New York Senator Kirsten Gillibrand has introduced legislation that is bipartisan and bicameral (supported both in House and Senate) and would for the first time remove the decision as to whether to take a case to trial or general court-martial completely out of the chain of command and give that discretion to experienced trial counsel with prosecutorial experience. We hope that passes and once justice gets meted out, watch how fast their behavior stops.
Bullying: Not Just a Young Person Problem
There is a lot of justifiable concern regarding the increase in bullying behavior in the schools and there is a great deal of work being done in the schools and in homes to address the situation. But part of the problem may be the culture of bullying running through the society and soaking into the children. The behavior of the United States overseas is nothing if not bullying, going wherever it wants and doing whatever it wants, including killing American citizens without due process. And here in the States the administration has been caught spying on journalists and political activists and has a penchant for severely punishing whistleblowers risking their careers to expose information an informed citizenry must have.
The financial industry is another bully. They use the muscle of their money to tell legislators what to write and they try to beat up anyone who doesn’t go along, their apoplectic response to no-nonsense Senator Elizabeth Warren being a case in point. The senator is like the schoolyard hero who confronts the bully and we need to elect more like her. If we can rein in all of that bullying, we’d have the resources necessary to solve a lot of the problems in the schools.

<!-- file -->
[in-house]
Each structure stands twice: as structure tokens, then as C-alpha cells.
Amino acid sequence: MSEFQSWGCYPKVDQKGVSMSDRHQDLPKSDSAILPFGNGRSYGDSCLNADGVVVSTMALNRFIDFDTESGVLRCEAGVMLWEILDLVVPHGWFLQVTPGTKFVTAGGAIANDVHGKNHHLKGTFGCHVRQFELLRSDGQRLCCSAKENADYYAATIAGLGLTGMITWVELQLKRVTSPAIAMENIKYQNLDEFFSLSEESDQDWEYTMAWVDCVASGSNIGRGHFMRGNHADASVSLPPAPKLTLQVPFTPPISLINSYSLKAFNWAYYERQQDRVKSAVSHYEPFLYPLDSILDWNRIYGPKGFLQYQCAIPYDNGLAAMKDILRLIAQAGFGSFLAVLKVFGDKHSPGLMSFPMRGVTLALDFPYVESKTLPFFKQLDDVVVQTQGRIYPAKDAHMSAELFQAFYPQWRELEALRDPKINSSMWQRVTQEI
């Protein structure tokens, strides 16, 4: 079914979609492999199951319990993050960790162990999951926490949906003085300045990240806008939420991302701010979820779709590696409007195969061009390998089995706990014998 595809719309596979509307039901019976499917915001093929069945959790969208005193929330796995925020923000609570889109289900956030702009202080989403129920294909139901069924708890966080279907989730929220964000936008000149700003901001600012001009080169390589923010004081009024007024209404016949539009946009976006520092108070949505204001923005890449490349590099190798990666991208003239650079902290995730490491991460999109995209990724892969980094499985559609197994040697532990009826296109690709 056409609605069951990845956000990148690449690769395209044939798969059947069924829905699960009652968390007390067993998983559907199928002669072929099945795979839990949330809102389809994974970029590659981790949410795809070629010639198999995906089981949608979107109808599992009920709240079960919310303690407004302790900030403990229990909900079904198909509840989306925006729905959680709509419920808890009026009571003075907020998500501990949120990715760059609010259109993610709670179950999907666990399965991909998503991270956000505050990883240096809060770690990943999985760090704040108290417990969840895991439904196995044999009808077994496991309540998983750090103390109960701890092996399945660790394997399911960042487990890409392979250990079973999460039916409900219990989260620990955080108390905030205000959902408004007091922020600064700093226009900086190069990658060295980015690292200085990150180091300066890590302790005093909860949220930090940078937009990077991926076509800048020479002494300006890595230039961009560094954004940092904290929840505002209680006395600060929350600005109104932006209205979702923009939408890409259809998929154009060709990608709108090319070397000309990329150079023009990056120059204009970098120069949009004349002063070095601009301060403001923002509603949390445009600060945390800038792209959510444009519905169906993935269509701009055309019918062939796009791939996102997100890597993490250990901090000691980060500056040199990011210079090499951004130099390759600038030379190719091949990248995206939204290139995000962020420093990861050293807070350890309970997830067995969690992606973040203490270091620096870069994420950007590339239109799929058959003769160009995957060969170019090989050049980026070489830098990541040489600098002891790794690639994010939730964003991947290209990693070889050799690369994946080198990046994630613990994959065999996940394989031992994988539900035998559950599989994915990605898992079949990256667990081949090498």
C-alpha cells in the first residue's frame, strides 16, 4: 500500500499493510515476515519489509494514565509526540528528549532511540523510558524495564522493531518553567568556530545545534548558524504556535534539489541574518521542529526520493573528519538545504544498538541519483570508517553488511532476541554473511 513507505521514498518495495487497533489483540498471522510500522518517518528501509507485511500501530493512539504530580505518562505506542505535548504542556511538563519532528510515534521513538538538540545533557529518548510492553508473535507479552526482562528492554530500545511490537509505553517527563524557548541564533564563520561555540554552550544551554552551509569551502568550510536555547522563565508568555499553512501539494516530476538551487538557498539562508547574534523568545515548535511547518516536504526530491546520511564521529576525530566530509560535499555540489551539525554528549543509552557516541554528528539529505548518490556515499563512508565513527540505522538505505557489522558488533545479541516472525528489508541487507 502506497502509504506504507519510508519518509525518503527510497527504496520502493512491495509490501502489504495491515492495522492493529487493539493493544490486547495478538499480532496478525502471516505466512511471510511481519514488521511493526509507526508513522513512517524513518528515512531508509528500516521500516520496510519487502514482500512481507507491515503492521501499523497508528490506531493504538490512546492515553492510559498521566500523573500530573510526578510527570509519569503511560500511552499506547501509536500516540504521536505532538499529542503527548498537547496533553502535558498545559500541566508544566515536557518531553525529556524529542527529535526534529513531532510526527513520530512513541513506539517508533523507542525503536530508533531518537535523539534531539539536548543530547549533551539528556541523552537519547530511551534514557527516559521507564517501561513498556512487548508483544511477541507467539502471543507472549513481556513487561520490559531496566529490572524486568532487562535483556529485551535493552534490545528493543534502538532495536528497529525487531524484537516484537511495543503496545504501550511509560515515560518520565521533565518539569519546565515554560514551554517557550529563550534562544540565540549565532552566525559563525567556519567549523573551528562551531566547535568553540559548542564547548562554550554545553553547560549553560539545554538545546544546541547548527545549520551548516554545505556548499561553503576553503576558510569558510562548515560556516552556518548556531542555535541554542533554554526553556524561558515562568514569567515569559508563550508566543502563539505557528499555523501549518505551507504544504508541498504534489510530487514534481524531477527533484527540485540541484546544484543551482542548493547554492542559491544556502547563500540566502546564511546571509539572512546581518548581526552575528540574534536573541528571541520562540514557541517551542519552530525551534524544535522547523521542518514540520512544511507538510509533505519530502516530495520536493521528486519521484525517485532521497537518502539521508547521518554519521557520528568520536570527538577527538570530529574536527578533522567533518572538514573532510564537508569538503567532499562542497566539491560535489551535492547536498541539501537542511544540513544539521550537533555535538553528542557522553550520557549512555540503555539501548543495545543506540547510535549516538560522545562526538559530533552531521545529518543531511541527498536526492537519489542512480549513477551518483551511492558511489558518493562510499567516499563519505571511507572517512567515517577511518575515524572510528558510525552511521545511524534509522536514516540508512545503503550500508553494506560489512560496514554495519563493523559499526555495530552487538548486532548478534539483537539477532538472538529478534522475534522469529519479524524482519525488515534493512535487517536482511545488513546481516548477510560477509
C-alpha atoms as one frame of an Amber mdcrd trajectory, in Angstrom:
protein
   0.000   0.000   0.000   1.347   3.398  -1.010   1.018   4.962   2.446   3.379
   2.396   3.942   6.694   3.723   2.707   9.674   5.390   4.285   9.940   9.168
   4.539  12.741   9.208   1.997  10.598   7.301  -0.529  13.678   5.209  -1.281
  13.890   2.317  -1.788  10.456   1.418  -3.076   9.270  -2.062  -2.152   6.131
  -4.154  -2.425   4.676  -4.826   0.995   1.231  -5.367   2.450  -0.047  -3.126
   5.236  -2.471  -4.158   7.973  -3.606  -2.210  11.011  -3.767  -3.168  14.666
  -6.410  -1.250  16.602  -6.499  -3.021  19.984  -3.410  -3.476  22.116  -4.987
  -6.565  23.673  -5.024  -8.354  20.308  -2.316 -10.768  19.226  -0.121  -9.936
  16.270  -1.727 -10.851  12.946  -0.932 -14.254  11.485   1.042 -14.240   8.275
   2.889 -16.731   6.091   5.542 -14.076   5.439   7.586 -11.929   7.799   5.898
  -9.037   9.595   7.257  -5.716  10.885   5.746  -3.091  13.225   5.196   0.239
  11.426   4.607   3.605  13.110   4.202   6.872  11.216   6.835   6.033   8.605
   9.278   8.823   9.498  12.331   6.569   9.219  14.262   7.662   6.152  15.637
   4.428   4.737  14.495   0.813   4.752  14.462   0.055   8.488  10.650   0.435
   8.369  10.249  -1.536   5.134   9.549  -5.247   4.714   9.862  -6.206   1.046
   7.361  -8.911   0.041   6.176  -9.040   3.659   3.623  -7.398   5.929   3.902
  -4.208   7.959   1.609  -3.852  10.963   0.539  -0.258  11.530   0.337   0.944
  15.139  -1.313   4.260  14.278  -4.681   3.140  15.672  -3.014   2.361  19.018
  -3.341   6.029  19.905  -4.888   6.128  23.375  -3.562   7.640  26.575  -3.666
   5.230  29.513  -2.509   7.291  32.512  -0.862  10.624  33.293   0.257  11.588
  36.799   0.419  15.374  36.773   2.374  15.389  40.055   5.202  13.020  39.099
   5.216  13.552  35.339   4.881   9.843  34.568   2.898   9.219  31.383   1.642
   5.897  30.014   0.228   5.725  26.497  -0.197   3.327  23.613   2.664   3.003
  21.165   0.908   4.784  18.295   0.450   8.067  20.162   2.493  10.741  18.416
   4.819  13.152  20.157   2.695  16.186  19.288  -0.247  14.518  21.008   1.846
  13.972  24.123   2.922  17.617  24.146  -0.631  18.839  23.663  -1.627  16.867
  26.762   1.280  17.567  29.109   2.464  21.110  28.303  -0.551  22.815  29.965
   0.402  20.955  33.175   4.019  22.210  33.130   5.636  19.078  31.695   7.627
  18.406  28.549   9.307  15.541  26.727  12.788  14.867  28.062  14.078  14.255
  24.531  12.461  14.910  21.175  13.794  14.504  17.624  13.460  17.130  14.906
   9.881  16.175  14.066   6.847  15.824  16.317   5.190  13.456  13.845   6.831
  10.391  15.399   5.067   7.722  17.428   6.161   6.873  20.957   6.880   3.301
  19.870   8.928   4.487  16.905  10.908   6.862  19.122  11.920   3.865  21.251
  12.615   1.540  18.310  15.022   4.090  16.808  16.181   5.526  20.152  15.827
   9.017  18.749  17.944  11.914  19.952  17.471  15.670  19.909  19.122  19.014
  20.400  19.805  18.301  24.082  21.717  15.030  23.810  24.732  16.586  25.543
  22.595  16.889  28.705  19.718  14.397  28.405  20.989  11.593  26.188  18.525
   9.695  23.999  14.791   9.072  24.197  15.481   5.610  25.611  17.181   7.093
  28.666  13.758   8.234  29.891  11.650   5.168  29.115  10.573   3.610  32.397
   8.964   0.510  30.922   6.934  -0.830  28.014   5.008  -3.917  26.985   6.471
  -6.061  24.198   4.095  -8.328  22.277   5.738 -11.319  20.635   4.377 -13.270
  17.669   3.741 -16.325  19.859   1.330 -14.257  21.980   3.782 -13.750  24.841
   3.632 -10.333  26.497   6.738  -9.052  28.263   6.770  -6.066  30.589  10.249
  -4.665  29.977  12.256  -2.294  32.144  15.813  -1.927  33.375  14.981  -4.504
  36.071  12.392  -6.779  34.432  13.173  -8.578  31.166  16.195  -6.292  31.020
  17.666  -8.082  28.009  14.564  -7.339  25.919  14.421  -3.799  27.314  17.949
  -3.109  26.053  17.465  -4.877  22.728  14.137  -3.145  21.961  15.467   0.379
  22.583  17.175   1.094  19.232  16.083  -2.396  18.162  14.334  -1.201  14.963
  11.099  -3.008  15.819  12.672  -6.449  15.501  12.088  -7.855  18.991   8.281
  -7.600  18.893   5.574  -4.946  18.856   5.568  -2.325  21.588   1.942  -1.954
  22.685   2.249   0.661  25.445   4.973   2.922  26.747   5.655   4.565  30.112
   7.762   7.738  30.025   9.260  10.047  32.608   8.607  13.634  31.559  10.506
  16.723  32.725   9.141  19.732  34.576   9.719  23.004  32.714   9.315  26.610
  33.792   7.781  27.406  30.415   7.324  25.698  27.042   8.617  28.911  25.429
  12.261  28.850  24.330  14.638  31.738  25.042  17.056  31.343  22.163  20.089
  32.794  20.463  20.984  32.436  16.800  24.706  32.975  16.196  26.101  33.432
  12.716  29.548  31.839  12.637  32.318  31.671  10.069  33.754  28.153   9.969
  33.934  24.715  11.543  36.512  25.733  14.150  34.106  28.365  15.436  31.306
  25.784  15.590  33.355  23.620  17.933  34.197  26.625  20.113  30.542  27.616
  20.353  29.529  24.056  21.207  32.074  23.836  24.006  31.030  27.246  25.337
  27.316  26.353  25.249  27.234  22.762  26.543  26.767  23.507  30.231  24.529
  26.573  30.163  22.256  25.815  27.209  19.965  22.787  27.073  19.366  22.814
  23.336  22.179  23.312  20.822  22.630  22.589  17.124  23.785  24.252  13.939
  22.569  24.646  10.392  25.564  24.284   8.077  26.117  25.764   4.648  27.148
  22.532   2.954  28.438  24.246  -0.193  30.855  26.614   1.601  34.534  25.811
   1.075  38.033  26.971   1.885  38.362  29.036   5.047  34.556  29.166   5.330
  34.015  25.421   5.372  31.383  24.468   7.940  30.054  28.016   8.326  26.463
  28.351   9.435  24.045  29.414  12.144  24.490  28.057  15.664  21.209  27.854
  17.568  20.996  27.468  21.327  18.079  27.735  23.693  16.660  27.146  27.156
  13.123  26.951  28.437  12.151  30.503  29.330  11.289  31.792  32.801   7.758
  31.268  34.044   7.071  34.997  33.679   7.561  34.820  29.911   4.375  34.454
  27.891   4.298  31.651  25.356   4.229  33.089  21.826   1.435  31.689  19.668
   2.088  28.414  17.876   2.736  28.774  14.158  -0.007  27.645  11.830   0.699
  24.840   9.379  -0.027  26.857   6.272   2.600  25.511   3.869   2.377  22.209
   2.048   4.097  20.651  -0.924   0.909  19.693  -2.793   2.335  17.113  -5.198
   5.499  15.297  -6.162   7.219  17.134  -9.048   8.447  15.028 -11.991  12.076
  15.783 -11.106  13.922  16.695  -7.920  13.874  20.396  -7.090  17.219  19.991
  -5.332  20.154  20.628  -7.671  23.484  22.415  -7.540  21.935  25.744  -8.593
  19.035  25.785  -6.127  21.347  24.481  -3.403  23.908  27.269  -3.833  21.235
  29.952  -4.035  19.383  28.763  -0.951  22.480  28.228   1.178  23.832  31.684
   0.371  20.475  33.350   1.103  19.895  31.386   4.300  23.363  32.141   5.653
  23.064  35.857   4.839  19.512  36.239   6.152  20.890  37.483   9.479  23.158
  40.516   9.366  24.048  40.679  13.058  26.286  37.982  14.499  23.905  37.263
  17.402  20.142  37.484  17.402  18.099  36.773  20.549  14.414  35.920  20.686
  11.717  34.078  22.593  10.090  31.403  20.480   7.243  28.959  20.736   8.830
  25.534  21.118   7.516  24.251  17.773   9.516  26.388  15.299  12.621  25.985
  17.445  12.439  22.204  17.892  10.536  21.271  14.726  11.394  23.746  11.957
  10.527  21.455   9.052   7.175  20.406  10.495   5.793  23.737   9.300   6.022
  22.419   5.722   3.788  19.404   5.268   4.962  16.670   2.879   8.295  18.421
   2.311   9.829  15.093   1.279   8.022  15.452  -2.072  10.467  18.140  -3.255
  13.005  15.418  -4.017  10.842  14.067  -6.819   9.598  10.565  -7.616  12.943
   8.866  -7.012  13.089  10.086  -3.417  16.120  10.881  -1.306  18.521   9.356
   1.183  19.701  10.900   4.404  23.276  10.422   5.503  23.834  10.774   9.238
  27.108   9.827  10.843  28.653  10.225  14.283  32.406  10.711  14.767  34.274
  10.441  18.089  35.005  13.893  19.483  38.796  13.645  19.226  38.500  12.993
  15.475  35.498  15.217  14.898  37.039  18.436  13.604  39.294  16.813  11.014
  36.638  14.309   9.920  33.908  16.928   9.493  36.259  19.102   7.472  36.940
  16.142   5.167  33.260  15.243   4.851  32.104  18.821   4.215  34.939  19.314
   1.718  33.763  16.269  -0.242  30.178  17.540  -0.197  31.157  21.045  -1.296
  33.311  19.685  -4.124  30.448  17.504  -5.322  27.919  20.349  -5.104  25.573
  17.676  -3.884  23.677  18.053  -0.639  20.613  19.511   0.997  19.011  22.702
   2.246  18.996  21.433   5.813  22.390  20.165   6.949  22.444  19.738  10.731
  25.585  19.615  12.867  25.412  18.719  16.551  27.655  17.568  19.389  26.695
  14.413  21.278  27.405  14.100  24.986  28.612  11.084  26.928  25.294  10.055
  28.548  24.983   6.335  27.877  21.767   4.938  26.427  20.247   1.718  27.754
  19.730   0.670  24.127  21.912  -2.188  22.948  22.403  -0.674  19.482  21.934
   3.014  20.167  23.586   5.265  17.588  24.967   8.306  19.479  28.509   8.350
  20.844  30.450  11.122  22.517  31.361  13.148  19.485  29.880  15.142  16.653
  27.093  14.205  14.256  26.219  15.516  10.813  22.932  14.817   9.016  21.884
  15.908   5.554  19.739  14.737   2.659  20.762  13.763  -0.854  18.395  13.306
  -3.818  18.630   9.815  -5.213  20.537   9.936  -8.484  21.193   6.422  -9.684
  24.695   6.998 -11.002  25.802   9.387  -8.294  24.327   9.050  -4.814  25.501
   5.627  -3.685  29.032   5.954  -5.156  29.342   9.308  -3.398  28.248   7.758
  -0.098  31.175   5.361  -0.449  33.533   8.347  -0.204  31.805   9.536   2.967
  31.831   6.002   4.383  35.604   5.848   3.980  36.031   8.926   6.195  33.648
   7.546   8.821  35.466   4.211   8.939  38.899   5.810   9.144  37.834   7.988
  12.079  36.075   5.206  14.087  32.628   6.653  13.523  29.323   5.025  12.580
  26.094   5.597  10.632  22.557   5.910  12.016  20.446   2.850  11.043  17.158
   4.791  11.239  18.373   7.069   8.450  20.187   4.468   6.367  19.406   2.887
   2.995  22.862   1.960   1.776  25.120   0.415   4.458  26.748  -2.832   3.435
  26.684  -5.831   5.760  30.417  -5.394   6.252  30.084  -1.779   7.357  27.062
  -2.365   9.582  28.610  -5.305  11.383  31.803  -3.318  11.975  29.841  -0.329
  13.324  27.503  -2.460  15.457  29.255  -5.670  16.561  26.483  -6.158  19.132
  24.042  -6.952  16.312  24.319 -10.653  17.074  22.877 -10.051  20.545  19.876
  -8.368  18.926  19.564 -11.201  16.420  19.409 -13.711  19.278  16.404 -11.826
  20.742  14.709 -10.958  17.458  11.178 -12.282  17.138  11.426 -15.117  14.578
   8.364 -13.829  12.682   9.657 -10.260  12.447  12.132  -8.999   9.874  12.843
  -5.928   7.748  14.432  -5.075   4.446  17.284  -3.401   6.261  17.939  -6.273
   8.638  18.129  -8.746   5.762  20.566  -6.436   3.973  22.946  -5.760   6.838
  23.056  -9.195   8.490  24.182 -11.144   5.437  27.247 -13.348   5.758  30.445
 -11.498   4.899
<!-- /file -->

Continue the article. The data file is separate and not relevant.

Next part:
Medgar Evers College

The turmoil at Medgar Evers College regarding the presidential selection process may be justified, but it may also be unnecessary. Our guess is that none of the names being floated about will be among the finalists visiting the school the first week in June and it may not be a bad idea to see who they are, look at their backgrounds and hear them speak, before objecting to them.

And with local politicians waiting until the very last minute to unite in opposition to the process, they make it difficult to take them seriously.

For all that is actually known, the search committee may have found surprisingly good candidates who are able to address the community concerns with the direction of the college.

The alternative is to fight over finding an interim person of substance and position, who’s willing to stop whatever they’re doing for a year to take over a troubled institution, while another fight is joined on who will be on a new committee that will look for a new president to battle over. Meanwhile, the students are left to deal with uncertainty and drama instead of learning the skills to deal with a competitive and dangerous future. And if it turns out that the search committee has made poor choices to present to the community, then we can take to the ramparts.